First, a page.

Horrors of Netflix: “Apartment 1303”

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Apartment1303PosterMaking the transition from star of a popular TV series- typically geared towards teenagers- to serious and well-respected film actor/actress can’t be easy- and success stories are far and few between. Dustin Diamond of “Saved by the Bell” fame ended up being a gross, arrogant and unlikable prick that made a short return to the spotlight (if you could even call it that) on reality television, whereas Will Smith reigned supreme on “Fresh Prince” only to go on to create blockbuster gold time and time again over the years.

Mischa Barton, previously of the once enormously popular “The O.C.” unfortunately falls into the not-so-successful category. After dropping out of the show (did they kill of Marissa Cooper? I can’t remember. I sort of lost track about halfway through the second season,) Mischa all but went M.I.A. for years, I was surprised to see her name attached to this. Same thing with Rebecca De Mornay. For a movie that was somehow released in 3-D (although I cannot for the life of me ever recall hearing about this film being shown in any theaters, ever-) and having a currently working movie actress and formerly employed television actress receiving top billing- I hadn’t expected to find this at the bottom of the barrel of Netflix horror- usually reserved for unknown and aspiring actors looking to build their resume. Then I noticed the one star rating and knew I was in for a disaster that both Ms. De Mornay and Ms. Barton probably wish would fade into obscurity forever.

The synopsis, from Netflix:

“After Janet moves into a 13th-floor apartment and falls out the window to her death, her sister aims to reveal the frightening truth about the place.”

As always, I will spoiling this movie at length and in vivid detail. If you don’t want to be spoiled- DO NOT PROCEED FORWARD.

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Horrors of Netflix: “A Haunting at Silver Falls”

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AHauntingAtSilverFallsIt’s that special time of year again- when buying bulk packages of candy isn’t frowned upon, the prices of Halloween costumes skyrocket, gory and morbid decorations on your lawn don’t result in a frantic call to police by your neighbors- and when I suffer through the worst of the worst horror movies Netflix has to offer solely to rip them to shreds for your reading pleasure.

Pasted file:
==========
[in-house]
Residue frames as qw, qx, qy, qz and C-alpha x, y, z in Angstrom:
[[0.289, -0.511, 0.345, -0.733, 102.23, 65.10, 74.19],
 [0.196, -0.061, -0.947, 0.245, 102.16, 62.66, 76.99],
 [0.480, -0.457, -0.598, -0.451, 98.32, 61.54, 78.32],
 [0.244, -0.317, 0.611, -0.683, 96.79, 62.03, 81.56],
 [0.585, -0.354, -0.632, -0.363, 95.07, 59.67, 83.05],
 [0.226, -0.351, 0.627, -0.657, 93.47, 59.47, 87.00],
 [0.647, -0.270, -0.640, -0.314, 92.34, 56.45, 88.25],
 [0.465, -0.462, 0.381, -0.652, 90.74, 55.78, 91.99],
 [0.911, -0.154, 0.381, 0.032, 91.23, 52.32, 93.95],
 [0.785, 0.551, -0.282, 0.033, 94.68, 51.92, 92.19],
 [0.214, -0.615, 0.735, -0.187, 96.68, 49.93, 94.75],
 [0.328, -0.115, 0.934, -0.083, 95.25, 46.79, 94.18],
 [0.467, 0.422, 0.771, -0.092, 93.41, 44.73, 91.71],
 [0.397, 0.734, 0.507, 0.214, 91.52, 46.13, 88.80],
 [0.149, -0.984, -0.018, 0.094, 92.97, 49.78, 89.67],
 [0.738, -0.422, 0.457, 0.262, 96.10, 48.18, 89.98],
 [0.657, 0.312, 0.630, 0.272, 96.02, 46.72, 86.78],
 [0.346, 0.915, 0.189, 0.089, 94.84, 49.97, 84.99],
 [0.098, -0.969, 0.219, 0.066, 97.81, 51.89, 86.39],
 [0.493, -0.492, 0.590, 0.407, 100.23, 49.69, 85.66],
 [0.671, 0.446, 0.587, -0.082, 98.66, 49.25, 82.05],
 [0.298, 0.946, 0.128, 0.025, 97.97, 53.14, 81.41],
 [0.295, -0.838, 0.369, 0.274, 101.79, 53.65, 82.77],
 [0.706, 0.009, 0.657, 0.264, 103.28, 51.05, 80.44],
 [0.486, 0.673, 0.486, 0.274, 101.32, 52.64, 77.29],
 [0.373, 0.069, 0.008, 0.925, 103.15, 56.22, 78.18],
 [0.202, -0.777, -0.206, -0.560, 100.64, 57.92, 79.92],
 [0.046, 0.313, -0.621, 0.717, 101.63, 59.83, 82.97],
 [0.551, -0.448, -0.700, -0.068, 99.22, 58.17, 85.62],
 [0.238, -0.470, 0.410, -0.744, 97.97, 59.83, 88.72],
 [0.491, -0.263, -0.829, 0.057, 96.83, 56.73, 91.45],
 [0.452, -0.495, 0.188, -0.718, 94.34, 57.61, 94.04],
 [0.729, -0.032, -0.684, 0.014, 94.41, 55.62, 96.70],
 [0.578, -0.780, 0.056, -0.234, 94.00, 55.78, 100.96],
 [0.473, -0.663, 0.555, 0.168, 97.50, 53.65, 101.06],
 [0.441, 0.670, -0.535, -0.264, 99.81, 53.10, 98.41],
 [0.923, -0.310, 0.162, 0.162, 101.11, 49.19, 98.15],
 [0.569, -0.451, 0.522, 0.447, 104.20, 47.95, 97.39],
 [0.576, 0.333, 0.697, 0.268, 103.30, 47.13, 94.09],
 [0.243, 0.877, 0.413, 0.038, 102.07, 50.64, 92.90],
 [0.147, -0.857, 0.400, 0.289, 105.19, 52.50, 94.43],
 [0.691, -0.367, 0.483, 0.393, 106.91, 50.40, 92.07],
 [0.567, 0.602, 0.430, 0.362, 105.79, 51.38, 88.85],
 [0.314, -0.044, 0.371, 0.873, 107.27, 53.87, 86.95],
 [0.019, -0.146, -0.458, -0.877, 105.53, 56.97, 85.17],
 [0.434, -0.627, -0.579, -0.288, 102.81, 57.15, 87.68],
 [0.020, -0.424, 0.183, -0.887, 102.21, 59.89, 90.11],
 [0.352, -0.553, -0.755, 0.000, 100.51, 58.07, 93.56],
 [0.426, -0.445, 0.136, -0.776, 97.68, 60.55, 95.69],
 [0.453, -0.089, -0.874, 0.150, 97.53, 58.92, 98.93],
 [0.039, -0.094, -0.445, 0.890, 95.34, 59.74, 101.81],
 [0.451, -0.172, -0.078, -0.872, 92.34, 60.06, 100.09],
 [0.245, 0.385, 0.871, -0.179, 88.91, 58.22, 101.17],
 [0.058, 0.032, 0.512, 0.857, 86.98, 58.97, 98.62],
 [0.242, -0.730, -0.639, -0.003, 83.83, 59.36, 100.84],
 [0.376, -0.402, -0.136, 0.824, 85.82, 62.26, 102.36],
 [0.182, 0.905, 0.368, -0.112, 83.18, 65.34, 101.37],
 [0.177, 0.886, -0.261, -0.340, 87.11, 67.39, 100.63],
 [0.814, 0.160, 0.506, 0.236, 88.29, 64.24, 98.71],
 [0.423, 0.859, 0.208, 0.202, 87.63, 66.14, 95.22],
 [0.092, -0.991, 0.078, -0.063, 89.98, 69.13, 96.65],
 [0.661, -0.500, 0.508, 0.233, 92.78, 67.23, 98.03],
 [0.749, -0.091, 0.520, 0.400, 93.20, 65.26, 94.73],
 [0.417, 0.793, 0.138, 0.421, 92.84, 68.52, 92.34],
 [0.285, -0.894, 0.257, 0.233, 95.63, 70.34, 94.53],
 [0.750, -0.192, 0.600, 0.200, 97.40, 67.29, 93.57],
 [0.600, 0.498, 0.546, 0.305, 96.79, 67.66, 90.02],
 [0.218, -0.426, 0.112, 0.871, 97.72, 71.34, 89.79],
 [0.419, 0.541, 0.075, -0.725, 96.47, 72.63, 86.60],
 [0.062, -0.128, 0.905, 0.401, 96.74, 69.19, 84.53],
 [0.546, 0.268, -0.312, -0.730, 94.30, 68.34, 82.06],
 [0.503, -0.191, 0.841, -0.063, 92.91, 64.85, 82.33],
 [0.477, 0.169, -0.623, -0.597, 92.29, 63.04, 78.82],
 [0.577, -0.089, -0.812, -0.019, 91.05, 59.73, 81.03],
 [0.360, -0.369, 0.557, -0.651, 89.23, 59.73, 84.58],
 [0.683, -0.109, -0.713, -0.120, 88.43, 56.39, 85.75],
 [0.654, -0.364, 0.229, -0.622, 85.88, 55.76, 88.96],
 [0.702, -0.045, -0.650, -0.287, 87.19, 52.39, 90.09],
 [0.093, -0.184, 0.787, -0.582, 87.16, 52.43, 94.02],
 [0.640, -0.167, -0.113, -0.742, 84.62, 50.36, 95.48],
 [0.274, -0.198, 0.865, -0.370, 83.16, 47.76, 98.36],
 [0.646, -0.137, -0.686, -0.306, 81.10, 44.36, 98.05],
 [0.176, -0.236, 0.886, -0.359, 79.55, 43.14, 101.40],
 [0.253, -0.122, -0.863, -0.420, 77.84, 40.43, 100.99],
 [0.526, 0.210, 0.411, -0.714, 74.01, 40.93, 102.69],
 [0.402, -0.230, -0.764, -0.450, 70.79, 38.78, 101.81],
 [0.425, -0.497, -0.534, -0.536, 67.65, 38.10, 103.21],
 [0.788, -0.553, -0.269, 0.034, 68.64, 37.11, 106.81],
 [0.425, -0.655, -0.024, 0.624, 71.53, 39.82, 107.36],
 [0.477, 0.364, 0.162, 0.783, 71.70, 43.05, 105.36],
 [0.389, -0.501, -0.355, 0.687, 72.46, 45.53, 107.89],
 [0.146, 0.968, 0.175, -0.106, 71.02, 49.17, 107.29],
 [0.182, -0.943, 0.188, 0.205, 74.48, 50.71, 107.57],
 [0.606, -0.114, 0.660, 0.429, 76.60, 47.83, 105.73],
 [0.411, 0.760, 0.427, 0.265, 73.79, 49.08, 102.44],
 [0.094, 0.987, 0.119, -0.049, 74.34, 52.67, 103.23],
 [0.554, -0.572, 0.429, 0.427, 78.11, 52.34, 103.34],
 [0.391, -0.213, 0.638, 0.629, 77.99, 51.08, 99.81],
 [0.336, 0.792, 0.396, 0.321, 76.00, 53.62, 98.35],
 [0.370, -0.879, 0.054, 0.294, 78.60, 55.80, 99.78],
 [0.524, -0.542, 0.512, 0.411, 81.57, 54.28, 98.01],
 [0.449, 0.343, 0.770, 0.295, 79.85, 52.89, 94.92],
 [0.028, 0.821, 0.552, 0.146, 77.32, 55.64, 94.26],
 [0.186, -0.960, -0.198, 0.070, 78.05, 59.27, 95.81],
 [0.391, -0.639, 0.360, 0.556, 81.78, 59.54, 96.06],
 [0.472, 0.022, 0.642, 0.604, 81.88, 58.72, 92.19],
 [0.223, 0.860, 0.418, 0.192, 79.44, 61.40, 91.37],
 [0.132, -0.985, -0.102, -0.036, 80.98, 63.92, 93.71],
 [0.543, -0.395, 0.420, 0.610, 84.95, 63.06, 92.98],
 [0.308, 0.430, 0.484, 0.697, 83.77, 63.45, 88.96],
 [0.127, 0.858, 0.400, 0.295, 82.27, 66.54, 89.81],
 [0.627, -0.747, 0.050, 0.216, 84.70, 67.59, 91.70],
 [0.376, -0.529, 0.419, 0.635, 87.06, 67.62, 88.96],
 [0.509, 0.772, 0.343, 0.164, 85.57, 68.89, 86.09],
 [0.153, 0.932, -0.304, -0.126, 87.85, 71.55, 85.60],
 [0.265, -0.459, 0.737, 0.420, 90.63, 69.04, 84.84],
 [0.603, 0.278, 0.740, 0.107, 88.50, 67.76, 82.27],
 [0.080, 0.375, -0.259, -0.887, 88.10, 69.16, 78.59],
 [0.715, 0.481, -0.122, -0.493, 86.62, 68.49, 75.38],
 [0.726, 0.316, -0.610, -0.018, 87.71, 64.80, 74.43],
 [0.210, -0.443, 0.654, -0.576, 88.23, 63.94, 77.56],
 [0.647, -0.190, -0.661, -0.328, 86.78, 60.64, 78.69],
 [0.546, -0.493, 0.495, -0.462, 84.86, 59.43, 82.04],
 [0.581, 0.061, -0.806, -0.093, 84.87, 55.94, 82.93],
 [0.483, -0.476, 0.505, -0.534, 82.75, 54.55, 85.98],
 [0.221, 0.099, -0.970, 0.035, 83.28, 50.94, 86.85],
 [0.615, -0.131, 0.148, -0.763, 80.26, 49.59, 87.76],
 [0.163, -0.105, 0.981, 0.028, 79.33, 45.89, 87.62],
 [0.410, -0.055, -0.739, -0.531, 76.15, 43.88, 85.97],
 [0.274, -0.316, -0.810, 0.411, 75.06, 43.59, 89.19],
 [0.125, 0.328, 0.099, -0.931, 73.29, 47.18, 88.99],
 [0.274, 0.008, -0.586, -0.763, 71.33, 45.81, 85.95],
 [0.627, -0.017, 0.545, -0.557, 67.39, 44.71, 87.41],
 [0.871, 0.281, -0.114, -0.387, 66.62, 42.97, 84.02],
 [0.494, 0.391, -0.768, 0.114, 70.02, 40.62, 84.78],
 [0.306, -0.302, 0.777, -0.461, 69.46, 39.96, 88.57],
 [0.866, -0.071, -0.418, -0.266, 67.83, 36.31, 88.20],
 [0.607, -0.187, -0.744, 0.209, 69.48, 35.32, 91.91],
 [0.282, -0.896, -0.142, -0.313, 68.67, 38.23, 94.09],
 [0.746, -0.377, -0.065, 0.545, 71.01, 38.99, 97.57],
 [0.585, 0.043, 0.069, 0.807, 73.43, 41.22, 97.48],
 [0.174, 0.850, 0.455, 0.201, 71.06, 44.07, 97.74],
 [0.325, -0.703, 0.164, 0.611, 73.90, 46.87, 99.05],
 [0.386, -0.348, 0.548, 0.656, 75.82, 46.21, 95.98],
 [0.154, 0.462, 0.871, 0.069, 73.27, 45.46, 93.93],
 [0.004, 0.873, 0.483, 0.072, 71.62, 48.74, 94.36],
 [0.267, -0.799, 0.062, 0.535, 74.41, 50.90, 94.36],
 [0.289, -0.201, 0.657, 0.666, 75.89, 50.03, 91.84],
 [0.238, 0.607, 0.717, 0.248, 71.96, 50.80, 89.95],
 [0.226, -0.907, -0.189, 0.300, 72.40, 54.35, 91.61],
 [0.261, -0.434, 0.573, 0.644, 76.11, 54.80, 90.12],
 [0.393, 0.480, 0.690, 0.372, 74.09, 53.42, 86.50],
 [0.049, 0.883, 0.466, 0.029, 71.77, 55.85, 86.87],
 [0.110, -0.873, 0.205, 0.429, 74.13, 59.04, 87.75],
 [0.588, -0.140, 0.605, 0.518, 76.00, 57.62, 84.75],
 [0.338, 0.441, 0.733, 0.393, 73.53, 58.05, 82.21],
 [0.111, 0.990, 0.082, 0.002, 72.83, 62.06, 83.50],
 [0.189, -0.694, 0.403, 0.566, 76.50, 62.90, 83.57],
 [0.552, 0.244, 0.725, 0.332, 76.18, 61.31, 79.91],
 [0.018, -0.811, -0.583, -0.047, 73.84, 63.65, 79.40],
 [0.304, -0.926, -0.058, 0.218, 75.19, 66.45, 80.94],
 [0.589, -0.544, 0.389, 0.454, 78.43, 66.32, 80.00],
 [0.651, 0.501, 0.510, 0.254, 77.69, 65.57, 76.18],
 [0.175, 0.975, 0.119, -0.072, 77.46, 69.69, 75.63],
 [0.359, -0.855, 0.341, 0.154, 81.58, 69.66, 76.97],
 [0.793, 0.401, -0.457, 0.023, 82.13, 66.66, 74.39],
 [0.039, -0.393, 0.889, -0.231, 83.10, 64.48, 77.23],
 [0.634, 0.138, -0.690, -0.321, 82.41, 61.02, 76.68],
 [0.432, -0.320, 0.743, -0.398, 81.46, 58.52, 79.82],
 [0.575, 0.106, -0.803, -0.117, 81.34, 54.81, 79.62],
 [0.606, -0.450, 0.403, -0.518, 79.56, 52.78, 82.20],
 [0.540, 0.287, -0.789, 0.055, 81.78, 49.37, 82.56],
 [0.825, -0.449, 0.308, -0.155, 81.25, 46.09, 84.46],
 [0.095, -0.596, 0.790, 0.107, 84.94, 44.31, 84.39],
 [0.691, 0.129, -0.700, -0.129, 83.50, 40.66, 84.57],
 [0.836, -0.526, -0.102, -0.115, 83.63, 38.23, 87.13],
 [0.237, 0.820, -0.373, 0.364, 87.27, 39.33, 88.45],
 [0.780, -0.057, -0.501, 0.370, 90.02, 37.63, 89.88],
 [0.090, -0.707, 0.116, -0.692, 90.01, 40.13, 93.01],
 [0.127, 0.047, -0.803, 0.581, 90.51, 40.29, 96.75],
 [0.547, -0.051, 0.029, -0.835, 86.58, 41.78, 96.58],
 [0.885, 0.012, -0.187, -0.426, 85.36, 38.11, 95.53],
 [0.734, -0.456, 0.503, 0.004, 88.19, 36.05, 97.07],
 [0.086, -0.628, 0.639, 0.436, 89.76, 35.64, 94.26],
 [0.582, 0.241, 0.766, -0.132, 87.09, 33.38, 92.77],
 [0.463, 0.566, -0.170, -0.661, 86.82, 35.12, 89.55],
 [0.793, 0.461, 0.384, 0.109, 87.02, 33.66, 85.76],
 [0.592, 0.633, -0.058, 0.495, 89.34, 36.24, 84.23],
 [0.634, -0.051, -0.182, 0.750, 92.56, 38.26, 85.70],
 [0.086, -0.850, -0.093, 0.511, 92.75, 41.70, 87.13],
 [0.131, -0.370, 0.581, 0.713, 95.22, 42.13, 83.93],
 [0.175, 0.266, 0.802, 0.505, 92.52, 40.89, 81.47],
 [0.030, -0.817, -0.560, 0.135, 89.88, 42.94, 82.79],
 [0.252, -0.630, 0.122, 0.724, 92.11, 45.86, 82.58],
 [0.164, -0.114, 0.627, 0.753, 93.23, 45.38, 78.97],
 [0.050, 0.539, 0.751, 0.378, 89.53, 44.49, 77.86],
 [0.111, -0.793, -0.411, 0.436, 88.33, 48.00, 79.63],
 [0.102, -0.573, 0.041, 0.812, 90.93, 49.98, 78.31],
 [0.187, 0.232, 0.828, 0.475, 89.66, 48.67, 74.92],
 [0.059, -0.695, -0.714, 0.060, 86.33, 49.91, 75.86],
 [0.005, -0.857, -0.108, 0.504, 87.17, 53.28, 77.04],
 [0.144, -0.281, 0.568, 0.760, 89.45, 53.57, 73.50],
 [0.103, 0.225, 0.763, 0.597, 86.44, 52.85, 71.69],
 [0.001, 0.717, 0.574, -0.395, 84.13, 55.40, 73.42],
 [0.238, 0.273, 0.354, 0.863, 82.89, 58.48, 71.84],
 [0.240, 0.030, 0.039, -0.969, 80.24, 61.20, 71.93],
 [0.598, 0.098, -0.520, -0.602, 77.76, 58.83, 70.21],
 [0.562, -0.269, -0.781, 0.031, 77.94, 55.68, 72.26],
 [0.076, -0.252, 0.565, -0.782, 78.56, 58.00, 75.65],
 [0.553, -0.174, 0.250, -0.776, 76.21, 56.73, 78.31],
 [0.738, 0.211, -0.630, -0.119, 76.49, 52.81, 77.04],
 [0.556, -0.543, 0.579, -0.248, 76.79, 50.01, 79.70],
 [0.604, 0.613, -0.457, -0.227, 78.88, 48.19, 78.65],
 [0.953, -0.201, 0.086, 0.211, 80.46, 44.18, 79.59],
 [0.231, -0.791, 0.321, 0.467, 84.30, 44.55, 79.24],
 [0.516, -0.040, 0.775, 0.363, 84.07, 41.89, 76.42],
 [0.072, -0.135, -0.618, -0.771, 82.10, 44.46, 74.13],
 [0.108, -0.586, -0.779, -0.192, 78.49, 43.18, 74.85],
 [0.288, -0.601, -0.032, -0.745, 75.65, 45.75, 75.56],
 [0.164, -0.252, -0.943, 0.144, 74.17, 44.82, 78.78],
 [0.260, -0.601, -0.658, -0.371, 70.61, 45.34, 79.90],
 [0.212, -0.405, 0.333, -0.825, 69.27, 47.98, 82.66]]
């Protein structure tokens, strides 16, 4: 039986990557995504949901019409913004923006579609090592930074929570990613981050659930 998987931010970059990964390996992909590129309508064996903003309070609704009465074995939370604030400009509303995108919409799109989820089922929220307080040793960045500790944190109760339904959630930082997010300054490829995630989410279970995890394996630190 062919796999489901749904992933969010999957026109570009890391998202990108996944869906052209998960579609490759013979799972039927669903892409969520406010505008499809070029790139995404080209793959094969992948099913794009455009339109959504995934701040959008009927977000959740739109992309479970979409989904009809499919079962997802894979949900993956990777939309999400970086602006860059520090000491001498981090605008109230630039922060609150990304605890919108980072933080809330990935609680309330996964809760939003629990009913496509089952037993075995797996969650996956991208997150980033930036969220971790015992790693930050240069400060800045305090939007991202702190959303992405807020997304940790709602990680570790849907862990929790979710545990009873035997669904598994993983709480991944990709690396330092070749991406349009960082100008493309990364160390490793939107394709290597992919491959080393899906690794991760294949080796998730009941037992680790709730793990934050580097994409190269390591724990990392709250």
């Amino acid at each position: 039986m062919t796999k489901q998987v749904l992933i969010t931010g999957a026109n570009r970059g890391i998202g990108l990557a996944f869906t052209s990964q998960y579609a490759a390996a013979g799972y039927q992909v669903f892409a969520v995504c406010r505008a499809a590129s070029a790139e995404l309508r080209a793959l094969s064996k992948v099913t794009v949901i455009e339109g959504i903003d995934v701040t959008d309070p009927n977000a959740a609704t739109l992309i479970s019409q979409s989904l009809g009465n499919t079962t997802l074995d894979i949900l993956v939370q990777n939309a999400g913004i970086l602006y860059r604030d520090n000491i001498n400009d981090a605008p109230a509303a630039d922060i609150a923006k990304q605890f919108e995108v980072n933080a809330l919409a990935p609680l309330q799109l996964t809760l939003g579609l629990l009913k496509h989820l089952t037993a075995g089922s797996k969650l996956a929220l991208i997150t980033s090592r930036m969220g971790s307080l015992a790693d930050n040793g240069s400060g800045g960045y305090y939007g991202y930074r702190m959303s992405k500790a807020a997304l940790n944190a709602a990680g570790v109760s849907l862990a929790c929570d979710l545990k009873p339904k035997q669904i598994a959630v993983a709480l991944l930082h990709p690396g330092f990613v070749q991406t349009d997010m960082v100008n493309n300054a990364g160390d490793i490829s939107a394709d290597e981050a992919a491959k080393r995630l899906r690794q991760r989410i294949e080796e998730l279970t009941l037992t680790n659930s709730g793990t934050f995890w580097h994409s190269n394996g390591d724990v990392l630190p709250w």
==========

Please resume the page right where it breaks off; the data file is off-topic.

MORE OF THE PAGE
Despite braving bad acting, even worse CGI, and pointless plots- I had a lot of fun with my “Horrors of Netflix” series last October. So much fun, in fact, that I’ve decided to do it again this year. The great thing about Netflix, apart from obvious perks like convenience and a wide selection of critically acclaimed shows and movies available to stream in an instant- is that there is a never-ending supply of poorly written independent endeavors to choose from. Just type “horror” into the search bar, hit enter- and prepare yourself for what is essentially a game of Russian Roulette with awful films.

Choosing a movie to kick-off this year’s collection of reviews was a challenge, especially since my very first “Horrors of Netflix” post last year was one of my favorite, love-to-hate films, “Dead End.” After perusing titles and posters for a good length of time, I decided on “A Haunting at Silver Falls” from 2013. Clocking in at just over an hour and a half, this movie has been given 1 1/2 stars via the Netflix page.

Awesome.

The synopsis, also from Netflix’s page:

“In this creepy thriller, an orphaned teen arrives in a Pacific Northwest town to stay with relatives, only to find herself haunted by murdered twins.”

Now, I detail these movies from start to finish. I spoil pretty much everything. I regret nothing (except maybe watching the movie in the first place,) but I digress- if you want to see this film for yourself- DO NOT CLICK THE “READ MORE” LINK. YOU’VE BEEN WARNED.

Let’s do this.